Reviewed by Robert Guenthner AKA oldgrump
The Company Theatre has a history of staging entertaining plays of all kinds.
La Cage is a love story. The basic plot is one of humor, but underneath it there is the love two men have for each other. The story concerns a night club owner Georges played by Michael Kreutz, and his long time lover Albin, played by Christopher J. Hagberg. Albin is the star attraction in the club. He is an over the top transvestite who's gowns belong on a 1920s diva. They suit Albin to a tee. Georges had a one night fling in Paris 25 years ago. The tryst produced a son. The mothers life style precluded the raising of a child, he was given to Georges. Georges and Albin brought the boy up as any parents would do, Georges as the father, Albin as the mother. Now 24 years old, the son played by David Costa, wants to wed. He has chosen the daughter of an anti-gay polititian. The results are predictably hilarious. The son is ashamed of Albin, and wants his natural mother to be there to meet his future in laws. Of course the missing mother remains missing. Albin, tho hurt and confused tries to save the day by dressing down and trying to fool the girl friend and her parents. He succeeds in fooling them for a while, but his wig is removed by accident and he is discovered to be a man. The story now takes many twists and turns, but as with musical comedy, all ends well.
John King plays the butler Jacob, who would rather be the maid. He prances around the stage in various abbreviated costumes. John's actions and his delivery of his lines is truly hilarious.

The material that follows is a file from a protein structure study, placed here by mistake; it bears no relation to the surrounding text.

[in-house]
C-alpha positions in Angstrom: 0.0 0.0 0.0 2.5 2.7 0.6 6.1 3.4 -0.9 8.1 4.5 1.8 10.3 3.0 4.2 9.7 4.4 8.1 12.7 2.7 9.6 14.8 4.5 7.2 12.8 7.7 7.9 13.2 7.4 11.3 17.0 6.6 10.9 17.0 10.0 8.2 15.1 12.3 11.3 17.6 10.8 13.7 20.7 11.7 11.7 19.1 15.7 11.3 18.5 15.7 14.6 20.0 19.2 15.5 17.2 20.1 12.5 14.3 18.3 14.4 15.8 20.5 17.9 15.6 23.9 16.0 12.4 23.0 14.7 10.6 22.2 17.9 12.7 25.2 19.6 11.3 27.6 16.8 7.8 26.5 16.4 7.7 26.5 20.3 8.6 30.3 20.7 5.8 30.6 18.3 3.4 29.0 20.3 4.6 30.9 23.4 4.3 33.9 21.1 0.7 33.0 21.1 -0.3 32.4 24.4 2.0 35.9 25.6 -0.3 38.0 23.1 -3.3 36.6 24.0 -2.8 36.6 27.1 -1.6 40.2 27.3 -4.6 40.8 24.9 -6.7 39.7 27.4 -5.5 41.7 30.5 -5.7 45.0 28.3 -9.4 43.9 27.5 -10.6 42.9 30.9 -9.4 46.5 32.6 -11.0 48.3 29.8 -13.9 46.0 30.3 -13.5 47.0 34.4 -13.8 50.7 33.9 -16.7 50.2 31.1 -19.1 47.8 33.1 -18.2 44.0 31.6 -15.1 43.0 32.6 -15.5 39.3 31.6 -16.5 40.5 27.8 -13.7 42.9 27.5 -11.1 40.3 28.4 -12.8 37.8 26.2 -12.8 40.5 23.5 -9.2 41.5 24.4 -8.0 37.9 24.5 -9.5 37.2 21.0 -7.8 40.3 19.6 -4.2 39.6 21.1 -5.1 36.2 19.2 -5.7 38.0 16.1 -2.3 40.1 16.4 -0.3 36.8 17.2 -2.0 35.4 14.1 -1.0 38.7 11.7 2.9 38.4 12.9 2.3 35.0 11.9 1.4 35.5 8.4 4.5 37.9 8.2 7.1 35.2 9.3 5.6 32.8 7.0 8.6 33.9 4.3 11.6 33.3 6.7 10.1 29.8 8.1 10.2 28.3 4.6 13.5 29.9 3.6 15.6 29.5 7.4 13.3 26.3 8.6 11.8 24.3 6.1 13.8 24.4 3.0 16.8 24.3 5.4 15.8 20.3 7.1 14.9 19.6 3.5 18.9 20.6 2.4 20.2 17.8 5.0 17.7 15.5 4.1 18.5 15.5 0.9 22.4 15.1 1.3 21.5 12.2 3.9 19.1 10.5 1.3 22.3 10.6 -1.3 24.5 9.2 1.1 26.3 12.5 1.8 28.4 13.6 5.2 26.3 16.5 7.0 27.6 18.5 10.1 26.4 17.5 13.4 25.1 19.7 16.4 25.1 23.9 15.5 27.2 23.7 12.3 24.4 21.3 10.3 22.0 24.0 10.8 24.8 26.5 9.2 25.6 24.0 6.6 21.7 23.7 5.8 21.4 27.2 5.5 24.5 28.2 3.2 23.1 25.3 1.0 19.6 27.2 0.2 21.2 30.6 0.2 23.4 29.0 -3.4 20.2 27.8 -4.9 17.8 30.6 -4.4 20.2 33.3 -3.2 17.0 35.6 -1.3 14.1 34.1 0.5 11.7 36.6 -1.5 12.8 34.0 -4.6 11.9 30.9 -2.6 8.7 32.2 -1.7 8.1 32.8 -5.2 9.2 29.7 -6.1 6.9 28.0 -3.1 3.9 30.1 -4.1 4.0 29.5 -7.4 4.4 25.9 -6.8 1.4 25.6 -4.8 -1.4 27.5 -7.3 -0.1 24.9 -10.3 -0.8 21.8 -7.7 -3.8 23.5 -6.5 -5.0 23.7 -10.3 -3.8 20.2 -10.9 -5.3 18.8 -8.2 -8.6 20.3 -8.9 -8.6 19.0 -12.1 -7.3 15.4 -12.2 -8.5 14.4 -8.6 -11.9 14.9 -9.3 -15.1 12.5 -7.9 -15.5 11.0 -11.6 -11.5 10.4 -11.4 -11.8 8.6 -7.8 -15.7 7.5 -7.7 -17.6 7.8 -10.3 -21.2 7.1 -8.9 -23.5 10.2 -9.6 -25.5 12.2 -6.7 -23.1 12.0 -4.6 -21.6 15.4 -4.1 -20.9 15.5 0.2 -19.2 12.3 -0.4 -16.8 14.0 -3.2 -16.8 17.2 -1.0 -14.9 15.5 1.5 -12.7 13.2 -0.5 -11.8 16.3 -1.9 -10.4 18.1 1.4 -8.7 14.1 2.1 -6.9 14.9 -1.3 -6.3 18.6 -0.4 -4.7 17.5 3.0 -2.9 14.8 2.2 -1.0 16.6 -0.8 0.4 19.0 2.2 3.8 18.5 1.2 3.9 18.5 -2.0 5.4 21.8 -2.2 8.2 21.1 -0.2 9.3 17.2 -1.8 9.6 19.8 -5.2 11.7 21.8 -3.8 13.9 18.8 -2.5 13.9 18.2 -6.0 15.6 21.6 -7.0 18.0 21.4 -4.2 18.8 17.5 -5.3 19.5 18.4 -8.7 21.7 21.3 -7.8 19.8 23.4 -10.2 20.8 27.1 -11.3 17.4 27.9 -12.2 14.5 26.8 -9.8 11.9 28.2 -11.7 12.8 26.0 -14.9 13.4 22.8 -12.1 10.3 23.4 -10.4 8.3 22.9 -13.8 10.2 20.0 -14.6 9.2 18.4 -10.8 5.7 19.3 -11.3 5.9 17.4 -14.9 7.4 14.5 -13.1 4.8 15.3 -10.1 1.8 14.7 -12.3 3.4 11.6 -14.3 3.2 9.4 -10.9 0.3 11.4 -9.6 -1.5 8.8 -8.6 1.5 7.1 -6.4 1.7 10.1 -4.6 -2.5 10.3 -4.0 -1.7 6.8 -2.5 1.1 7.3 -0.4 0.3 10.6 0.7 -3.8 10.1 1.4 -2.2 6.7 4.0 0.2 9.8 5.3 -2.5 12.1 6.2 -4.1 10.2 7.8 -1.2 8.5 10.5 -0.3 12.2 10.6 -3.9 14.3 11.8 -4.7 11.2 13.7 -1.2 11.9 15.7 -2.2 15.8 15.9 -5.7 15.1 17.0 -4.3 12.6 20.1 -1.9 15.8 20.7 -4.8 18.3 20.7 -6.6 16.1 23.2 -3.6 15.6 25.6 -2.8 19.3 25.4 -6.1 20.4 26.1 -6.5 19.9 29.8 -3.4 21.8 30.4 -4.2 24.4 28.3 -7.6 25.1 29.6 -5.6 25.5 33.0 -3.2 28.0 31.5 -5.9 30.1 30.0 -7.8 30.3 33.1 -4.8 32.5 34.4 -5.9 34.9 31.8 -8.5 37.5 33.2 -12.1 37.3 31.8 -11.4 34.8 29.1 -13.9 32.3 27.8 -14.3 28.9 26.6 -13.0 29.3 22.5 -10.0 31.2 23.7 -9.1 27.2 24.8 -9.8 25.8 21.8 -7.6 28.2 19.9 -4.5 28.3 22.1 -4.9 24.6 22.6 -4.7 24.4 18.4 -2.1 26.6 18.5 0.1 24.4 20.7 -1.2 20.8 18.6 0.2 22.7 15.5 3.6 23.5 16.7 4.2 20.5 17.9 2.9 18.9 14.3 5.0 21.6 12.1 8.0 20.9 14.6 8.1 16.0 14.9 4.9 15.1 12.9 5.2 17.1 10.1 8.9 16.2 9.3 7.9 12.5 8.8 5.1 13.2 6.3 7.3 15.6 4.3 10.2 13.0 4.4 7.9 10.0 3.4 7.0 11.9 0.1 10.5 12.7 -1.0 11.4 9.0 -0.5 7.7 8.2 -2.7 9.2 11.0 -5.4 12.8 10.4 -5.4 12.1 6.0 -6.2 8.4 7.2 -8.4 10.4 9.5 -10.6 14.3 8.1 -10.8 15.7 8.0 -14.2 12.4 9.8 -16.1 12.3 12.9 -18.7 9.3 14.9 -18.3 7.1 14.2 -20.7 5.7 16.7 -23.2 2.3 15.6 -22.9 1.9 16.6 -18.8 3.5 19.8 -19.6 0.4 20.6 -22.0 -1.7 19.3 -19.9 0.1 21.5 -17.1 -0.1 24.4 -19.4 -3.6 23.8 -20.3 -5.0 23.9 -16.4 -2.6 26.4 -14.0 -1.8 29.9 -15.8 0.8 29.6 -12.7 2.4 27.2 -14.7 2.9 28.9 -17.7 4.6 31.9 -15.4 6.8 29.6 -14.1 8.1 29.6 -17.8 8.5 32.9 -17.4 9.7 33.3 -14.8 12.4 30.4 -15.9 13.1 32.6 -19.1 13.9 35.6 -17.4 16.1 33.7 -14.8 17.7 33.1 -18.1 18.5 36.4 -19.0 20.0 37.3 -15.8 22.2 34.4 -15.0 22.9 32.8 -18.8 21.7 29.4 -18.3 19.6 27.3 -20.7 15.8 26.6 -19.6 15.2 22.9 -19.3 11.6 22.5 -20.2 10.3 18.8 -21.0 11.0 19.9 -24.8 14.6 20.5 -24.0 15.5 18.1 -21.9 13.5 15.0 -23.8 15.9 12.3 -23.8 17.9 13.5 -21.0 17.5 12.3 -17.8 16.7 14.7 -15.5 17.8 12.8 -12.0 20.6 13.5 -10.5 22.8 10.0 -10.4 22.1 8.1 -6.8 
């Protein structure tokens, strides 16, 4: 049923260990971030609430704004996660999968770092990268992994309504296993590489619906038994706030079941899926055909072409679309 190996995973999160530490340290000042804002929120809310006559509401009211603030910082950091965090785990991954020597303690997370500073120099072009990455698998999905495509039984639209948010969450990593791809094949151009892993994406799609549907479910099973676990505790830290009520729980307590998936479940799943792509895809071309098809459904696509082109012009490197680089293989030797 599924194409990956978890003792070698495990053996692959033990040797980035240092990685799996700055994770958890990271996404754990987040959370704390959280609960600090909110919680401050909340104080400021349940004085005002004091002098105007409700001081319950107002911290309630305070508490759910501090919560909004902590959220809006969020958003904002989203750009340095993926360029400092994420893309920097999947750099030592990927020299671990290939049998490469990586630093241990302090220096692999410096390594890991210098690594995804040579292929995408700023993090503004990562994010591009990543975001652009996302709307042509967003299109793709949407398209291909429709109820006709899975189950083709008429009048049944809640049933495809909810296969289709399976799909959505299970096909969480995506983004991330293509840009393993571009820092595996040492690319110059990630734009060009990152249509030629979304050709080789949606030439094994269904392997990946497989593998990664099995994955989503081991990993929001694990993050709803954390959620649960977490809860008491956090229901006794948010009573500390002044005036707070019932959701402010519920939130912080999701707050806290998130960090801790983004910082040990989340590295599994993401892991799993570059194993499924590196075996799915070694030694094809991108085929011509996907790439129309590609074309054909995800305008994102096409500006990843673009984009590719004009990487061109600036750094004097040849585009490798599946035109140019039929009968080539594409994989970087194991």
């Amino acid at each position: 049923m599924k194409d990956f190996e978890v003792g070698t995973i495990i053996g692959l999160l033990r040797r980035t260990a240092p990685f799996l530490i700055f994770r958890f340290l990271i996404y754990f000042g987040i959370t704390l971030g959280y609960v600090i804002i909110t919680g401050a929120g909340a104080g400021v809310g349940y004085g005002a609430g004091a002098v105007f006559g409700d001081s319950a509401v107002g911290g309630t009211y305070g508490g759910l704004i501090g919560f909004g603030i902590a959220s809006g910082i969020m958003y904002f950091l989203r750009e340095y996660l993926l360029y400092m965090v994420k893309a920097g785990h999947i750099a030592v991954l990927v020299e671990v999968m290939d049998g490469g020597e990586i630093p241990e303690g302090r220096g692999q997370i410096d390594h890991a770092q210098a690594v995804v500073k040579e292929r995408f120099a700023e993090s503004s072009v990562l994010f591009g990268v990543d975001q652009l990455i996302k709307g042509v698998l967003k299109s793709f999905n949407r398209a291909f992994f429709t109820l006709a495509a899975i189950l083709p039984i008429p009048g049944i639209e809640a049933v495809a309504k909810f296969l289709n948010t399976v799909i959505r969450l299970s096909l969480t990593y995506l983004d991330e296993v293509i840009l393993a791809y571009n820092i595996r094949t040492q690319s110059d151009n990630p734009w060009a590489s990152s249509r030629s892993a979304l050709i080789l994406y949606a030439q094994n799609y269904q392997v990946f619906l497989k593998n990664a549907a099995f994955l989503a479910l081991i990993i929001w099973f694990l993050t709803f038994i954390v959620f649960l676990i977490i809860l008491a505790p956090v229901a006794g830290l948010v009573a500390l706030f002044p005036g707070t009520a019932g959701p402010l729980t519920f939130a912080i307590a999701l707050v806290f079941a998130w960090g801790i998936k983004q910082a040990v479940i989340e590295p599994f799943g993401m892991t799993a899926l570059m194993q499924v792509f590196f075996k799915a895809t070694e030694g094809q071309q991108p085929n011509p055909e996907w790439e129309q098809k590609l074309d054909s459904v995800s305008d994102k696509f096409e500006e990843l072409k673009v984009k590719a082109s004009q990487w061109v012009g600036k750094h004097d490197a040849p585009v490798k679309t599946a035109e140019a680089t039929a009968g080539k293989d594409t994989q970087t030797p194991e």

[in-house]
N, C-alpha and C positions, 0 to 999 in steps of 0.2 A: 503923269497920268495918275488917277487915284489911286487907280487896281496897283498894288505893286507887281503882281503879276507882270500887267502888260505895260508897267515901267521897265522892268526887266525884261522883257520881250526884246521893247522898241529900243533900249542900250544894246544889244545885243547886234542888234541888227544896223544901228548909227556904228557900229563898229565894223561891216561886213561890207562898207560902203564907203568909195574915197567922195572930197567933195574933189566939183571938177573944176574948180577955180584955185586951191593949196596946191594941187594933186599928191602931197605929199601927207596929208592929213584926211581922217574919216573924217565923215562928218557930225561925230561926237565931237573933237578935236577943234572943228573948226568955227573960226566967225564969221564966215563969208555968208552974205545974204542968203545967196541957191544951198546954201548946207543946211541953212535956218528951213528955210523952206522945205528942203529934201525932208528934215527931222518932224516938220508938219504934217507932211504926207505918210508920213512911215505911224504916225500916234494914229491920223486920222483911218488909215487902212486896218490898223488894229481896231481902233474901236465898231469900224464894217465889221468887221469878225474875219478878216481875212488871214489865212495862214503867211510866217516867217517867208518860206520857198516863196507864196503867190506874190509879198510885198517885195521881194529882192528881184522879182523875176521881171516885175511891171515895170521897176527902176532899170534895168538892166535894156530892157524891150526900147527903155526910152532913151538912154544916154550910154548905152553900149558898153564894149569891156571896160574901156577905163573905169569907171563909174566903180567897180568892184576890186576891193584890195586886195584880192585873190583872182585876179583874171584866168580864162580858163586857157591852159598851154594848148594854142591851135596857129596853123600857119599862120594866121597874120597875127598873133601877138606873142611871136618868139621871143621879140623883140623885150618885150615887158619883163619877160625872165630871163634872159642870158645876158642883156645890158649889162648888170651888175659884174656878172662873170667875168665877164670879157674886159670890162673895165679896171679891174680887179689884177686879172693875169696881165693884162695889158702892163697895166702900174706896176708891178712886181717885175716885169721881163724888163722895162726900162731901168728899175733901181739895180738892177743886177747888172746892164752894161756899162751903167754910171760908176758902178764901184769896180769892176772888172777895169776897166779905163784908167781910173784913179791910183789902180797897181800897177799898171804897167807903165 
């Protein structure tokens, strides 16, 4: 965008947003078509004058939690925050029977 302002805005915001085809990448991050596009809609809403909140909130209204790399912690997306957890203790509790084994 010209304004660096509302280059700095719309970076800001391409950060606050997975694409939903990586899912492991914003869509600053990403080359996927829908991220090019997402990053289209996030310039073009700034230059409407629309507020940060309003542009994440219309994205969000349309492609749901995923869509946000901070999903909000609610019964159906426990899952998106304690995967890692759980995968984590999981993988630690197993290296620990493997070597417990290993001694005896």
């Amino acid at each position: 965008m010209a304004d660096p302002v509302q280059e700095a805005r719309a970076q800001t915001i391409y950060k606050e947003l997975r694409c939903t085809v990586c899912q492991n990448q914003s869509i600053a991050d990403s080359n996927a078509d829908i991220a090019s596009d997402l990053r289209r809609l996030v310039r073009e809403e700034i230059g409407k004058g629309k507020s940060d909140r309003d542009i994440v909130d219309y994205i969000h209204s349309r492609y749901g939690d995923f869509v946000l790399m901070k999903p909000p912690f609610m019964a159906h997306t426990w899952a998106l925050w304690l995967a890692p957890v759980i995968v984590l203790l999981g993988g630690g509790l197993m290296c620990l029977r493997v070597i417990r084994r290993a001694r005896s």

There is a chorus line that is involved in the play, they sing and dance their way into your hearts.Talented troopers both male and female, sometimes confusing us as to their gender. The tap number is a high point
. As I stated earlier, this is not just a comedy. love songs abound in this show. Georges " With You On My Arm " , " Look Over There ", and "Song In The Sand" is sentiment at its best. Michael Kreutz is an accomplished singer, actor, and musician. I am a strong fan of his.
This was the first time I have been privileged to see Christopher J. Hagberg. I hope I have many more chances to see this wonderful performer. His version of "A Little More Mascara" is super, but his rendition of "I Am What I Am" is a show stopper. Chris' acting and singing were worth the price of the admission.
John King is another person I never tire of seeing and listening to. His boyish charm and great voice never fail to impress me.
David Costa as the son does another super job. He portrays the son as a spoiled rotten child perfecly. David is a male model, enough said about his looks. His voice, if not great, is very good. I saw him play Jesus in Company's Jesus Christ Superstar, he did a magnificent job.
Michael Joseph, musical director and conductor does his normal work. What can you say about a mab as talented as Mike. He will even step on the stage to do a song as he did in Gloryland, a show he co-wrote.
Zoe Bradford and Jodie Saucerman produced and directed, another feather in their cap.
There were so many fine jobs done by the ensemble it would be difficult to single them out. Many of these people have had leads in other shows.
A full 21 piece orchestra worked the show, great sound.
Company Theatre has the reputation of being one of the best groups in New England. They are a step above the community level. The sets, staging and costumes make you think you are, if not at a Broadway play, then you are wayching a good touring company. Please keep up your high standards